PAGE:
YELLING FIRE

April 8, 2016

A common argument for gun control advocates is that no right is absolute, and rights need to be regulated. Over and over they bring up one simple argument, “Freedom of speech is regulated, you can’t yell fire in a theatre.” This is true, most of the time, but it’s not even a close comparison when it comes to the second amendment. I’ll hopefully explain why, and give you, the readers, a way to argue the point that gun control advocates love to claim.

First let’s actually explore what they are saying. First the phrase itself comes from the case of a World War 1 conscription protester. The phrase itself claims your freedom of speech is not protected when you yell fire in a theatre. The reason being is that this can cause people to panic, which could cause them to try and rush out of the theatre. This could cause people to be injured, and killed in the panic.

The first problem is that theatres and people have changed dramatically. Fire in a theatre in 1919 surely meant people would die. These building were small, and likely built from something that would go up in flames very quickly, and without modern fire codes, the entrances and exits were quite limited. Modern theatres are much larger, better built. and people rely on high-tech electronic alarms. So what would happen if you yelled fire in a theater these days? You’d probably be ignored, and most likely ridiculed. You could be charged with attempting to incite a panic, but more than likely you’d simply be asked to leave the theatre.

The saying itself hardly holds any water in modern society.

Next, the main issue with the saying is that it being illegal to yell fire in a theatre is an inaccurate comparison to owning a firearm. Even if that firearm looks scary, holds more than ten rounds, and is semi-automatic. Most gun control laws are not aimed at actually stopping crime, but preventing people from arbitrarily owning certain firearms, inserting useless waiting periods, and making it as much of a pain as possible for a legal gun owner to exercise their rights. None of these laws and gun control measures can be compared to yelling fire in a crowded theatre.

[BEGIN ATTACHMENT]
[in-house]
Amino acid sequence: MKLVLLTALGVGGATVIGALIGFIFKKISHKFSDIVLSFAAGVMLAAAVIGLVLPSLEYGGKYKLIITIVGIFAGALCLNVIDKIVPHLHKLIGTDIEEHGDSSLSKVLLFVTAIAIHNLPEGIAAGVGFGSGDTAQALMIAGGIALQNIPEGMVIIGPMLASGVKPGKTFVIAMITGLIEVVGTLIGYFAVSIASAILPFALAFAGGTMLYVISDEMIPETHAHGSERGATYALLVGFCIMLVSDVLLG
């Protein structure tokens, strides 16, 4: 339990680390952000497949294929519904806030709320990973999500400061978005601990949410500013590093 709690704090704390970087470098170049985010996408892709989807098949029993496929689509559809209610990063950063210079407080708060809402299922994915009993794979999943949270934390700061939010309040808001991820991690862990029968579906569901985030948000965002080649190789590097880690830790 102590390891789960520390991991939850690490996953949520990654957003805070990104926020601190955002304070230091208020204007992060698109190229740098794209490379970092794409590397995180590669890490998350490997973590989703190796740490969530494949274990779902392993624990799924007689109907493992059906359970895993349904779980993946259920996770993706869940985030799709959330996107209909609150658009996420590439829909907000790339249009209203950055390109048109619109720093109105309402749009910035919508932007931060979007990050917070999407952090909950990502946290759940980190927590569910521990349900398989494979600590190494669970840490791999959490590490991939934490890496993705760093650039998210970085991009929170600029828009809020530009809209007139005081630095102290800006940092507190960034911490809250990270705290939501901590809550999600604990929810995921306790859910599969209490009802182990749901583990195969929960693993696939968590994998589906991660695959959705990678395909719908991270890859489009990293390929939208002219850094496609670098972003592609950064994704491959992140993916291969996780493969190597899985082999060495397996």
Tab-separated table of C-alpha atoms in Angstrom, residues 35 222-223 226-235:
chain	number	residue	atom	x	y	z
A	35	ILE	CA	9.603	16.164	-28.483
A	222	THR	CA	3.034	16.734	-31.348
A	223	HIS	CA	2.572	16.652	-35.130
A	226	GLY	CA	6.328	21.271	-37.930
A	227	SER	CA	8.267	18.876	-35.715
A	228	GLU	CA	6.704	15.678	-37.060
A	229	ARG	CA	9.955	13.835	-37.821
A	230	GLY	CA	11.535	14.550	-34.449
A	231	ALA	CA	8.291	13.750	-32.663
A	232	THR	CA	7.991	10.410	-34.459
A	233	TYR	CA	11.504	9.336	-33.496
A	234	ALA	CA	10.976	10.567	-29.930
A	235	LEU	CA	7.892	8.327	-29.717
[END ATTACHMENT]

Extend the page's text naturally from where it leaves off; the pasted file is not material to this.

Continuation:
The reason being is that yelling fire in a theatre is actually do something with the intent to cause harm, to or to cause panic, which could cause harm. Owning a thirty round magazine is not actively do anything to cause panic, or to cause harm. Owning an AR 15 is not an action that causes panic, or that causes harm. An AR 15 can cause harm, yes, but the action of owning or possessing one does not cause harm in itself.

If you were to compare regulations on freedom of speech to the regulations already imposed, or the regulations gun control advocates are attempting to impose, you’d have to say that the freedom of speech is regulated by cutting off the tongue. Simple possession of the tongue would be a crime.

When the term like ‘yelling fire in a theatre’ is used for gun control it would be more accurate to compare yelling fire in a theatre, to shooting a firearm in the air haphazardly. Some may argue that simply buying a gun is an action, and it is, but unless it’s done with the intent to harm someone it cannot be restricted. Being born with a tongue and the eventual ability to speak is not evidence you plan to shout fire in a theatre.

Until a gun control advocate comes out and claims that they are making it more illegal to shoot a firearm up in the air at random then their little yelling fire in a theatre hardly holds any water. The fact they still use the phrase and think it’s even a close comparison to fair regulation shows how far gone they are.

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